Is it any wonder 1 in 3 adults are obese in the United States when preliminary data from a Tufts University study suggests that soda and sweet drinks are the main source of calories in the American diet?
Tufts researchers recently reported that while the leading source of calories in the average American diet used to be from white bread, that may have changed. Now, according to preliminary research conducted by scientists at the Jean Mayer USDA Human Nutrition Research Center on Aging at Tufts University, Americans are drinking these calories instead.
The research was presented in abstract form at the Experimental Biology Conference in April of this year and a more comprehensive paper is being developed.
Odilia Bermudez, PhD, MPH, studied the reported diets of a large nationwide sample of American adults. Among respondents to the 1999-2000 National Health and Nutrition Examination Survey (NHANES), more than two thirds reported drinking enough soda and/or sweet drinks to provide them with a greater proportion of daily calories than any other food.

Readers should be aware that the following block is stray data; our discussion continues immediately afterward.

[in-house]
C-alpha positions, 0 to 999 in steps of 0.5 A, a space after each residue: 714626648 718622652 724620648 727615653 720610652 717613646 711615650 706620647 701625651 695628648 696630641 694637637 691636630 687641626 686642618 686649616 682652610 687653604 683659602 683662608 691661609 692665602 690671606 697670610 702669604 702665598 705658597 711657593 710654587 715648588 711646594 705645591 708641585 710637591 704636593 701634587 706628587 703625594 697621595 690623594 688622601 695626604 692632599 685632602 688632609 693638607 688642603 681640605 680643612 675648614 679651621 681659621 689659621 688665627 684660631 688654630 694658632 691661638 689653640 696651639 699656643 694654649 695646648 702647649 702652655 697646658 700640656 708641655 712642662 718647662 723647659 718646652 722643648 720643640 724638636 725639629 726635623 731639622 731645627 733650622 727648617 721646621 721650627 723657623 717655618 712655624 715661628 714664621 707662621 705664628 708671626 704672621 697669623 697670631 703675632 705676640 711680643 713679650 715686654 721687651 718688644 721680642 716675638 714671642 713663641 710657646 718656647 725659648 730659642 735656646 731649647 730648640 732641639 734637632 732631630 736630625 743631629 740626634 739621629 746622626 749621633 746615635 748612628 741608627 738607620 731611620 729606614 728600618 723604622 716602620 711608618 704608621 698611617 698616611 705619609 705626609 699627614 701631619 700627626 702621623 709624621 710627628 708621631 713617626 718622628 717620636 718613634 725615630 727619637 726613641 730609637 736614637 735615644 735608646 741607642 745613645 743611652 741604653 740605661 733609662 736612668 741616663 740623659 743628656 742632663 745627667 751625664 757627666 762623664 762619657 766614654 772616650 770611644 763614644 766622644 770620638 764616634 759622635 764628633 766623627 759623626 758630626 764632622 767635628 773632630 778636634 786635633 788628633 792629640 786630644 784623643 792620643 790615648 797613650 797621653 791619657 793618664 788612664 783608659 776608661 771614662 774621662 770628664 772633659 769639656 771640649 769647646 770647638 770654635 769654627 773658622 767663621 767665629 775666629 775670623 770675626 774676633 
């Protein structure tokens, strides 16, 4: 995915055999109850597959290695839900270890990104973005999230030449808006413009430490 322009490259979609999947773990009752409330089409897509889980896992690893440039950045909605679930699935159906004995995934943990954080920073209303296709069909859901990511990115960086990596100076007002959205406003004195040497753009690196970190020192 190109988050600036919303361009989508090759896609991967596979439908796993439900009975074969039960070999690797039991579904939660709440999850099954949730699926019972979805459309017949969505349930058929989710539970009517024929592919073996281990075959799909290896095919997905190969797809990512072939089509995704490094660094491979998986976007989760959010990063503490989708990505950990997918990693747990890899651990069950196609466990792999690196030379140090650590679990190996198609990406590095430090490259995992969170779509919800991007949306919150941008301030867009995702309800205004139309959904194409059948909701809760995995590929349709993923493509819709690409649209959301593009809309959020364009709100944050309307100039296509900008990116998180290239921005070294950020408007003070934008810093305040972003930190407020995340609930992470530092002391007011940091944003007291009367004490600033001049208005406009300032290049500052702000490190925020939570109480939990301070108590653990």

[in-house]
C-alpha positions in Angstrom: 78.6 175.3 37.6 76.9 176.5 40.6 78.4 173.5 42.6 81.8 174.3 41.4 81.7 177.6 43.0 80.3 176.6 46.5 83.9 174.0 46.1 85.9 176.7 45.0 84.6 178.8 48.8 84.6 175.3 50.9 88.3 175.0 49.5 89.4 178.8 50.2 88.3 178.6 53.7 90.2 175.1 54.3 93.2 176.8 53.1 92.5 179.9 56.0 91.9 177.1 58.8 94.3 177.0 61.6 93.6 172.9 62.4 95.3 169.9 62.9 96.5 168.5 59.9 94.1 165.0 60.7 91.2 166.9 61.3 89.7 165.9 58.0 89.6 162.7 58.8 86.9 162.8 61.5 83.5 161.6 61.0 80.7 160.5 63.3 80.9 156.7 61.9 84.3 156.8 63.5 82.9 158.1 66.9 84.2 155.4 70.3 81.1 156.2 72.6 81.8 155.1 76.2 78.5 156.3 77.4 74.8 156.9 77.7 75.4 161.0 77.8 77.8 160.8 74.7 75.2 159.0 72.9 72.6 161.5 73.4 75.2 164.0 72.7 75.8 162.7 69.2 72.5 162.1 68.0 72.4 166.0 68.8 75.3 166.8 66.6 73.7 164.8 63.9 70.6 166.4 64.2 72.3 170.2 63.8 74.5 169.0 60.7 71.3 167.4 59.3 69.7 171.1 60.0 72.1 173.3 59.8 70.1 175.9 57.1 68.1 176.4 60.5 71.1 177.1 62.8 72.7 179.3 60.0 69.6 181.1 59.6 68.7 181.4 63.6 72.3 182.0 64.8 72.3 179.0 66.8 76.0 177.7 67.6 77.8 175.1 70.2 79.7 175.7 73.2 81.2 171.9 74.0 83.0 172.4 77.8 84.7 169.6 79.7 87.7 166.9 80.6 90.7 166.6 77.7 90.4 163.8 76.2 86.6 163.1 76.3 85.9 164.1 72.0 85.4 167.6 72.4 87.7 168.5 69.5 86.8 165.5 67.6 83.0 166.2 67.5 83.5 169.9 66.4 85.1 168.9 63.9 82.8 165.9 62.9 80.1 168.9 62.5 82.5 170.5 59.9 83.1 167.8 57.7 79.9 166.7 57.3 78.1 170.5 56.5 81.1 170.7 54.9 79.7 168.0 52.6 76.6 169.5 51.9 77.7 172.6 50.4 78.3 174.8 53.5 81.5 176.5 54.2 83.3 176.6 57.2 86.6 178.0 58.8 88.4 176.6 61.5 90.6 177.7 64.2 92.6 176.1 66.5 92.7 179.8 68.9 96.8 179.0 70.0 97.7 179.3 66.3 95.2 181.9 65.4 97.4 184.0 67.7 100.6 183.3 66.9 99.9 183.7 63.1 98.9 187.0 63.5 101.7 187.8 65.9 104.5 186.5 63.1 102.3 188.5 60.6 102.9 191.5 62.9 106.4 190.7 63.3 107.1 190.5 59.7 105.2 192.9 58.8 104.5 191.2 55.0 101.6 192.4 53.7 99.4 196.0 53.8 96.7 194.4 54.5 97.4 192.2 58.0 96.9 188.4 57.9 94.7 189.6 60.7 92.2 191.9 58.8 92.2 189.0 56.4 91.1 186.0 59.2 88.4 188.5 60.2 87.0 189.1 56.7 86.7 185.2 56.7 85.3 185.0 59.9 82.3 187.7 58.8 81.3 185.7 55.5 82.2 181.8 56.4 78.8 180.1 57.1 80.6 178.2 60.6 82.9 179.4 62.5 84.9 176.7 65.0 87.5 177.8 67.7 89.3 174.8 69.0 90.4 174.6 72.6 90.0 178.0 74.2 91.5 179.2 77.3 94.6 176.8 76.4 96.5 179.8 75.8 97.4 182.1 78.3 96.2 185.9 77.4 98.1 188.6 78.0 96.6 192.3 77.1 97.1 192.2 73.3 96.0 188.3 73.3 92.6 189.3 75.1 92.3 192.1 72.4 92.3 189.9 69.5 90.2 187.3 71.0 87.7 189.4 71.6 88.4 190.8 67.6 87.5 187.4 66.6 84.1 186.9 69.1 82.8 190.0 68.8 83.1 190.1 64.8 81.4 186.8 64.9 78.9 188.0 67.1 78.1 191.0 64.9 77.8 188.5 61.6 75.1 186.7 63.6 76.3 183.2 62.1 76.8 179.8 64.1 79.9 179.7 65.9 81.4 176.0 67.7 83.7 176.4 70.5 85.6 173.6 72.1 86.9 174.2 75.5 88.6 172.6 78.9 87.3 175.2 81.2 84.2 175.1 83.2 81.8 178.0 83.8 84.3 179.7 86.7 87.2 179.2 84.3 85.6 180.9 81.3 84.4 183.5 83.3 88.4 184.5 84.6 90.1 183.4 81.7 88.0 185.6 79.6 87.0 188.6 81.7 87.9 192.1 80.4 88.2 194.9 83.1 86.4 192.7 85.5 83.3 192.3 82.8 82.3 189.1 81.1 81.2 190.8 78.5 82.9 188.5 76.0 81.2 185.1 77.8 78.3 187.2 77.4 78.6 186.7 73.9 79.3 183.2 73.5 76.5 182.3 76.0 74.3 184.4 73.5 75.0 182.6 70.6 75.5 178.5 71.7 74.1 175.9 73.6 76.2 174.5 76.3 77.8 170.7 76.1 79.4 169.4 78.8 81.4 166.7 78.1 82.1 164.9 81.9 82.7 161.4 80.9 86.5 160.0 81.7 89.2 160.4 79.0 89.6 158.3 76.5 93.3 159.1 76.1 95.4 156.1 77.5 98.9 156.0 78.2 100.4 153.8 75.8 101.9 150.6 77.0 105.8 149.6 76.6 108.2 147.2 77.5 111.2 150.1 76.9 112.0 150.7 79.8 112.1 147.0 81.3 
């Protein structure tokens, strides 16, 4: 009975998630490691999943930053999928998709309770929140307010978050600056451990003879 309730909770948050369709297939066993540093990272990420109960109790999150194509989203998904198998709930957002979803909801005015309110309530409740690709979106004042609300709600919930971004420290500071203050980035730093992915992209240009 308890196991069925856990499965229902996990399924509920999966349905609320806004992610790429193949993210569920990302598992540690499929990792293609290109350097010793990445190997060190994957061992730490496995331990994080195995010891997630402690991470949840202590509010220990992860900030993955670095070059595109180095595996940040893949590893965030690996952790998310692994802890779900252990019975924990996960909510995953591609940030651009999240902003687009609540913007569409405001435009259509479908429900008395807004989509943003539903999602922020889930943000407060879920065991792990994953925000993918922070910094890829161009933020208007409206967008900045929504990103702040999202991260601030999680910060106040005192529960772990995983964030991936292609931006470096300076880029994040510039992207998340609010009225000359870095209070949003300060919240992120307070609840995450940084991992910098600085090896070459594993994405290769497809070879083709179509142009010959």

In addition, obesity rates were higher among these sweet drink consumers.
"These results are startling," Bermudez said, "and indicate that we need a much better understanding of how the American diet has changed."
Startling is an understatement in my opinion! The findings should be sounding alarm bells across the country! Sodas and sweetened beverages offer absolutely no nutritional value in the diet. They are pure "calories" and are actually counter-productive nutritionally as they deplete the body of nutrients (B-vitamins, calcium, potassium) as they're metabolized.
Just how much soda does the average American drink each year? An estimated 60-gallons! That works out to an average of almost two cans a day - or about 300 calories without any nutrients for the body.
To be healthy, the body requires nutrients and drinking soda is not nourishing our bodies - skip the soda and drink water instead.